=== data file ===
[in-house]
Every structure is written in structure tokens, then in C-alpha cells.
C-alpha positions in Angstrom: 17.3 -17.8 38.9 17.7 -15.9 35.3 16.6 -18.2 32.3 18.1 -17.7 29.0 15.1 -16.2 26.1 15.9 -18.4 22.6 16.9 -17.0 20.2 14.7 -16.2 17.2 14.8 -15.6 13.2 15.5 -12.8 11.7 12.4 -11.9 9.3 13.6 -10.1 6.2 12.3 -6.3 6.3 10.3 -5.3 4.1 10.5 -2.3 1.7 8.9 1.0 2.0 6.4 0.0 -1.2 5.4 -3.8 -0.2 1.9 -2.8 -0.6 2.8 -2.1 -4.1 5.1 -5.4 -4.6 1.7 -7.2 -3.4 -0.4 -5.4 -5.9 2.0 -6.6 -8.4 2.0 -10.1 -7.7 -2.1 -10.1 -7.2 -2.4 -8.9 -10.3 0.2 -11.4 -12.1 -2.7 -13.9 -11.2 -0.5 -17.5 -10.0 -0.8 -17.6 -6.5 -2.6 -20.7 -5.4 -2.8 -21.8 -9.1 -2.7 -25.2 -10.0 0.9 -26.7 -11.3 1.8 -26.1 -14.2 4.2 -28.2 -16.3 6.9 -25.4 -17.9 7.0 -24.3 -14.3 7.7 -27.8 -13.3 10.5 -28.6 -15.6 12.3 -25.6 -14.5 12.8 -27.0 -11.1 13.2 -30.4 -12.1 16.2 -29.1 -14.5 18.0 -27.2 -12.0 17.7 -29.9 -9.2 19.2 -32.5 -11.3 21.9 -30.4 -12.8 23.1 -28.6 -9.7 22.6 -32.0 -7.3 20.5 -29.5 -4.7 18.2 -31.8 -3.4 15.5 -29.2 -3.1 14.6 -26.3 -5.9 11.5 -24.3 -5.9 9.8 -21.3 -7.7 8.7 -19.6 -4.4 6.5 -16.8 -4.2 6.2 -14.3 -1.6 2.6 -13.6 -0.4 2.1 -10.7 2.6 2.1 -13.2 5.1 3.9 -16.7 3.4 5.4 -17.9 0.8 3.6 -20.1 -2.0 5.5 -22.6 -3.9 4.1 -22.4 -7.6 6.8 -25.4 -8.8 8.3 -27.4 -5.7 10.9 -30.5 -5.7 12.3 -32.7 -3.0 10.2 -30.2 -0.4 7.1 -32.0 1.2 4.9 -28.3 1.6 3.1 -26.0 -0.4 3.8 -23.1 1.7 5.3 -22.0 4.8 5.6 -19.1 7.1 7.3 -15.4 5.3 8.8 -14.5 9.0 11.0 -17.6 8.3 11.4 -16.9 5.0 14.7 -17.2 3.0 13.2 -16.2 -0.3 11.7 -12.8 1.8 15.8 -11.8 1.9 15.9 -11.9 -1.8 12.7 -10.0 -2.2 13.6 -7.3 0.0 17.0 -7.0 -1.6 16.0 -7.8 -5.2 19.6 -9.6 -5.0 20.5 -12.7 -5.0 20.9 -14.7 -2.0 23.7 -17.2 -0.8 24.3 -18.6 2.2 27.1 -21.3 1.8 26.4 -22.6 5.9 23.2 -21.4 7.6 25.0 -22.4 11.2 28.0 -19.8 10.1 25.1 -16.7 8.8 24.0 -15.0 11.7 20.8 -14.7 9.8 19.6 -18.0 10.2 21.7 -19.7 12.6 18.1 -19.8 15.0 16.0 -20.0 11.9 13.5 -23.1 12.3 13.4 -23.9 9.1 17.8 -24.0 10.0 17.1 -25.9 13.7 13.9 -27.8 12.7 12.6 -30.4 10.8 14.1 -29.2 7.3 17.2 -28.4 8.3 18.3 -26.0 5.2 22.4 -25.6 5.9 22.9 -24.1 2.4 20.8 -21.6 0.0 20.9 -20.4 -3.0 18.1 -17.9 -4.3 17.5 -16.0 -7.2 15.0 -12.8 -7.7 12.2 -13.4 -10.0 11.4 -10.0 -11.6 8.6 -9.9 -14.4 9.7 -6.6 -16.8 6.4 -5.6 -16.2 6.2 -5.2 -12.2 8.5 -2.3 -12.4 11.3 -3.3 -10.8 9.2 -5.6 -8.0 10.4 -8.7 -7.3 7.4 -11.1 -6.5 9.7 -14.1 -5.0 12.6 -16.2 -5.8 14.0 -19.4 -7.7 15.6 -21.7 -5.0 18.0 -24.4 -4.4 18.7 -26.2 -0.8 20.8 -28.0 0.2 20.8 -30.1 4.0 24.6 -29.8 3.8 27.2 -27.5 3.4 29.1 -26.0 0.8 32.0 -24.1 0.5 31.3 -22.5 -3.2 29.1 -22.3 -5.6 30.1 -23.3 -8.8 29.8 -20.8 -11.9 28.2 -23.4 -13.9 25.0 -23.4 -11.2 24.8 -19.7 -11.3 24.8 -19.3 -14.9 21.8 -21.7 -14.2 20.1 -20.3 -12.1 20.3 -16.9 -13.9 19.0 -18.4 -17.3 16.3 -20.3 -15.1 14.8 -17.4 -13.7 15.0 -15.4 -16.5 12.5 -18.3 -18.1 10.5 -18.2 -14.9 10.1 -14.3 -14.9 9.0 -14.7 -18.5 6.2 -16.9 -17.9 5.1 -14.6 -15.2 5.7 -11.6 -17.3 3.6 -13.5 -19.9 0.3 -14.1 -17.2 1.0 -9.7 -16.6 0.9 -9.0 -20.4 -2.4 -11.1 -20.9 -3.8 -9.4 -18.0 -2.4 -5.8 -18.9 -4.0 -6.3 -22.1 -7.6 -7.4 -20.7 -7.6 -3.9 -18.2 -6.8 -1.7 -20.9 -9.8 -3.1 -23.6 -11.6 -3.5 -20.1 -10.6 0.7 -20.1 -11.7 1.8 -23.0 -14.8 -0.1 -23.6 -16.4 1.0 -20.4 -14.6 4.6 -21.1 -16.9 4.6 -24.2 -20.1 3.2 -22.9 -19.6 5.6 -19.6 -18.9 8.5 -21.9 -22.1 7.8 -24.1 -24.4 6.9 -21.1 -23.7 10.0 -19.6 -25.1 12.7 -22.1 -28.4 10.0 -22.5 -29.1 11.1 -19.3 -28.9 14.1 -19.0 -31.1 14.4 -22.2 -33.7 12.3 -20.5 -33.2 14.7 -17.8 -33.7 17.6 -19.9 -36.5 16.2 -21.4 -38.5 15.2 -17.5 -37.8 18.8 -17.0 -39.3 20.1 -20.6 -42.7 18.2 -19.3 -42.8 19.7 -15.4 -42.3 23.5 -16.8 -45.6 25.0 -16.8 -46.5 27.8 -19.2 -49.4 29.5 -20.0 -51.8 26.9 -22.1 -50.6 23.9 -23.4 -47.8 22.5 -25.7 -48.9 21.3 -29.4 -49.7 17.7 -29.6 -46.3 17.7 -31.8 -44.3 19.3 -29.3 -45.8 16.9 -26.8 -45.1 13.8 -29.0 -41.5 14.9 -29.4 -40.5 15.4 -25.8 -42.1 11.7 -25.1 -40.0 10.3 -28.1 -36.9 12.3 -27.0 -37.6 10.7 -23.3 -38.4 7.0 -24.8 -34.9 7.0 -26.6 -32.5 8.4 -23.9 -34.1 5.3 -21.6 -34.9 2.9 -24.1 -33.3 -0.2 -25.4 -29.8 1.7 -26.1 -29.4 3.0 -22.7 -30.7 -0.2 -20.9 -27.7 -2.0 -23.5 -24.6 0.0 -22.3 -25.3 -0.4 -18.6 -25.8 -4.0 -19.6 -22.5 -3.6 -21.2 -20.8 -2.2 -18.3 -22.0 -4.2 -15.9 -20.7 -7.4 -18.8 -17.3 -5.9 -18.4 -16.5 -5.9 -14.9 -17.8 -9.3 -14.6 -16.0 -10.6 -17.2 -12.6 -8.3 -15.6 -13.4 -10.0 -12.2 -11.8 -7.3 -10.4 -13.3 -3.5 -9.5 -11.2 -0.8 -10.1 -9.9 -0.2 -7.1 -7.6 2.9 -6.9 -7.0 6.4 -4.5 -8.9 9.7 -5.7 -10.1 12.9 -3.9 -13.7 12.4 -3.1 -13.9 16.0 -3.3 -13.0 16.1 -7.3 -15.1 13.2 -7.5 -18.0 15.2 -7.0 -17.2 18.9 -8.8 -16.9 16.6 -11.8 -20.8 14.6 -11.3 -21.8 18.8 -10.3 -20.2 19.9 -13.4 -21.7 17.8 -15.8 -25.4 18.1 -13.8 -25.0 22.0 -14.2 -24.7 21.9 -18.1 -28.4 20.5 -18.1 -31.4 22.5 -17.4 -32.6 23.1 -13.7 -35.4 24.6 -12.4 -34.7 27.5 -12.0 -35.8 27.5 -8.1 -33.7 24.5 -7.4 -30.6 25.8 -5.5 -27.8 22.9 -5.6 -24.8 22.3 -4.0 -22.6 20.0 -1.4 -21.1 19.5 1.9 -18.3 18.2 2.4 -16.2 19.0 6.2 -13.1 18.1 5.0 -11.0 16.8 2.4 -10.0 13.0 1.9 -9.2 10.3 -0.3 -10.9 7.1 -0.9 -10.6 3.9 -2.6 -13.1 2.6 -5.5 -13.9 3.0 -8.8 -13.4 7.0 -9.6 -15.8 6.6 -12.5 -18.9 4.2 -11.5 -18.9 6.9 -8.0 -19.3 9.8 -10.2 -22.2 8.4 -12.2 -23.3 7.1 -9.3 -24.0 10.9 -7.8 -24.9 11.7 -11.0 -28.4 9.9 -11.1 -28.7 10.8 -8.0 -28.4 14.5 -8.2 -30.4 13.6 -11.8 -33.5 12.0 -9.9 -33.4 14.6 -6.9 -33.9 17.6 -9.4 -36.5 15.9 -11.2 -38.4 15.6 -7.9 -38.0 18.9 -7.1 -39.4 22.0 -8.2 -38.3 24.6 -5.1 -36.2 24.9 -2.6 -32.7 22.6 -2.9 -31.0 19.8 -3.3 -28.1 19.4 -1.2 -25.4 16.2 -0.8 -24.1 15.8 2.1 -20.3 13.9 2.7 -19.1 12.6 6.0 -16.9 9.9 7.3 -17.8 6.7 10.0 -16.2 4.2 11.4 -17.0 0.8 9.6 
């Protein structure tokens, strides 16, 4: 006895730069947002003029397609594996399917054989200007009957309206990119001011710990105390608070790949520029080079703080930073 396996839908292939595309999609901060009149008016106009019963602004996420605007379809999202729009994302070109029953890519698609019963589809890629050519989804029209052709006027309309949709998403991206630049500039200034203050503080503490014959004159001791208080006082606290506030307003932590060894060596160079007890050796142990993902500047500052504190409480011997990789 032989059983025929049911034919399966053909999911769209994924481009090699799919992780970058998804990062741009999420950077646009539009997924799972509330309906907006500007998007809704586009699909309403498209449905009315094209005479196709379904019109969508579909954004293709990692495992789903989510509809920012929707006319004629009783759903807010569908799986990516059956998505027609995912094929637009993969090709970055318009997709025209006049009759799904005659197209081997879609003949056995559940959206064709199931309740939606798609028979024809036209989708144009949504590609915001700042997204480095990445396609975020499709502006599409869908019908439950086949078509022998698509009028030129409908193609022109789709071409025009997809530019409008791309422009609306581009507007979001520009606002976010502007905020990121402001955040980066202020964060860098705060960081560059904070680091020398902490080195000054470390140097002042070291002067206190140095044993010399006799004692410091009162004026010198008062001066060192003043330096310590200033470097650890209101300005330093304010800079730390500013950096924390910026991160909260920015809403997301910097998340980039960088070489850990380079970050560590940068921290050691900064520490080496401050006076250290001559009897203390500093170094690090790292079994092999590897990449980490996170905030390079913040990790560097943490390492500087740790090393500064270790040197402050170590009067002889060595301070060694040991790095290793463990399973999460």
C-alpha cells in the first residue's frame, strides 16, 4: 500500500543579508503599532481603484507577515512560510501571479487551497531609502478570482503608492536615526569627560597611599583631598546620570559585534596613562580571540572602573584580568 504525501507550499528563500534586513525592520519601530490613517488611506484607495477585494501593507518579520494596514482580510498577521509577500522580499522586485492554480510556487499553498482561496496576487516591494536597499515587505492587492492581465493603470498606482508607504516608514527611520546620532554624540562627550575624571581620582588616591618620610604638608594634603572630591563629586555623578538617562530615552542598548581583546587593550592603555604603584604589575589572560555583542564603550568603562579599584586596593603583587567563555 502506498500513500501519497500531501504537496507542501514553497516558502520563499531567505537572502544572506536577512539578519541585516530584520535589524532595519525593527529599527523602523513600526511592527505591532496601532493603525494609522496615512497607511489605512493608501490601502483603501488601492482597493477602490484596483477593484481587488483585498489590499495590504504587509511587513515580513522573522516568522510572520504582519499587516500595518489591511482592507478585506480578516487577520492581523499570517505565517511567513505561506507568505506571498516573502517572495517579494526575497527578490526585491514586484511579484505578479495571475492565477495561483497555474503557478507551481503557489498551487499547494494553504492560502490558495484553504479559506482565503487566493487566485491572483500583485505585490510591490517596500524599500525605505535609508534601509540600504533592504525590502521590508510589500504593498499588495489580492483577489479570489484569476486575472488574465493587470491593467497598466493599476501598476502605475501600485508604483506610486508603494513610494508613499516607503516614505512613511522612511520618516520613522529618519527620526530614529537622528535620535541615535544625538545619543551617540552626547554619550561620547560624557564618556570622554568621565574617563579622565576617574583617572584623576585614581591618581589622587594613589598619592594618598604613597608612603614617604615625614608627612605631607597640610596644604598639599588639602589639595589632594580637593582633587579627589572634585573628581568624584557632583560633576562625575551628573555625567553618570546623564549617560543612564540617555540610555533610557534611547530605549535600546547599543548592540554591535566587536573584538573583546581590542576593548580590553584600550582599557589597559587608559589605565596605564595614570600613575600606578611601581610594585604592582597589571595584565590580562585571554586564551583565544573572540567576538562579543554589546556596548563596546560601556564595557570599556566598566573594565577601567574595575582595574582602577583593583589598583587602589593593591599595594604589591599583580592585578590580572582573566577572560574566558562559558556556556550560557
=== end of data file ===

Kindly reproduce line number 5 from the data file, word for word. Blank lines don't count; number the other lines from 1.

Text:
C-alpha cells in the first residue's frame, strides 16, 4: 500500500543579508503599532481603484507577515512560510501571479487551497531609502478570482503608492536615526569627560597611599583631598546620570559585534596613562580571540572602573584580568 504525501507550499528563500534586513525592520519601530490613517488611506484607495477585494501593507518579520494596514482580510498577521509577500522580499522586485492554480510556487499553498482561496496576487516591494536597499515587505492587492492581465493603470498606482508607504516608514527611520546620532554624540562627550575624571581620582588616591618620610604638608594634603572630591563629586555623578538617562530615552542598548581583546587593550592603555604603584604589575589572560555583542564603550568603562579599584586596593603583587567563555 502506498500513500501519497500531501504537496507542501514553497516558502520563499531567505537572502544572506536577512539578519541585516530584520535589524532595519525593527529599527523602523513600526511592527505591532496601532493603525494609522496615512497607511489605512493608501490601502483603501488601492482597493477602490484596483477593484481587488483585498489590499495590504504587509511587513515580513522573522516568522510572520504582519499587516500595518489591511482592507478585506480578516487577520492581523499570517505565517511567513505561506507568505506571498516573502517572495517579494526575497527578490526585491514586484511579484505578479495571475492565477495561483497555474503557478507551481503557489498551487499547494494553504492560502490558495484553504479559506482565503487566493487566485491572483500583485505585490510591490517596500524599500525605505535609508534601509540600504533592504525590502521590508510589500504593498499588495489580492483577489479570489484569476486575472488574465493587470491593467497598466493599476501598476502605475501600485508604483506610486508603494513610494508613499516607503516614505512613511522612511520618516520613522529618519527620526530614529537622528535620535541615535544625538545619543551617540552626547554619550561620547560624557564618556570622554568621565574617563579622565576617574583617572584623576585614581591618581589622587594613589598619592594618598604613597608612603614617604615625614608627612605631607597640610596644604598639599588639602589639595589632594580637593582633587579627589572634585573628581568624584557632583560633576562625575551628573555625567553618570546623564549617560543612564540617555540610555533610557534611547530605549535600546547599543548592540554591535566587536573584538573583546581590542576593548580590553584600550582599557589597559587608559589605565596605564595614570600613575600606578611601581610594585604592582597589571595584565590580562585571554586564551583565544573572540567576538562579543554589546556596548563596546560601556564595557570599556566598566573594565577601567574595575582595574582602577583593583589598583587602589593593591599595594604589591599583580592585578590580572582573566577572560574566558562559558556556556550560557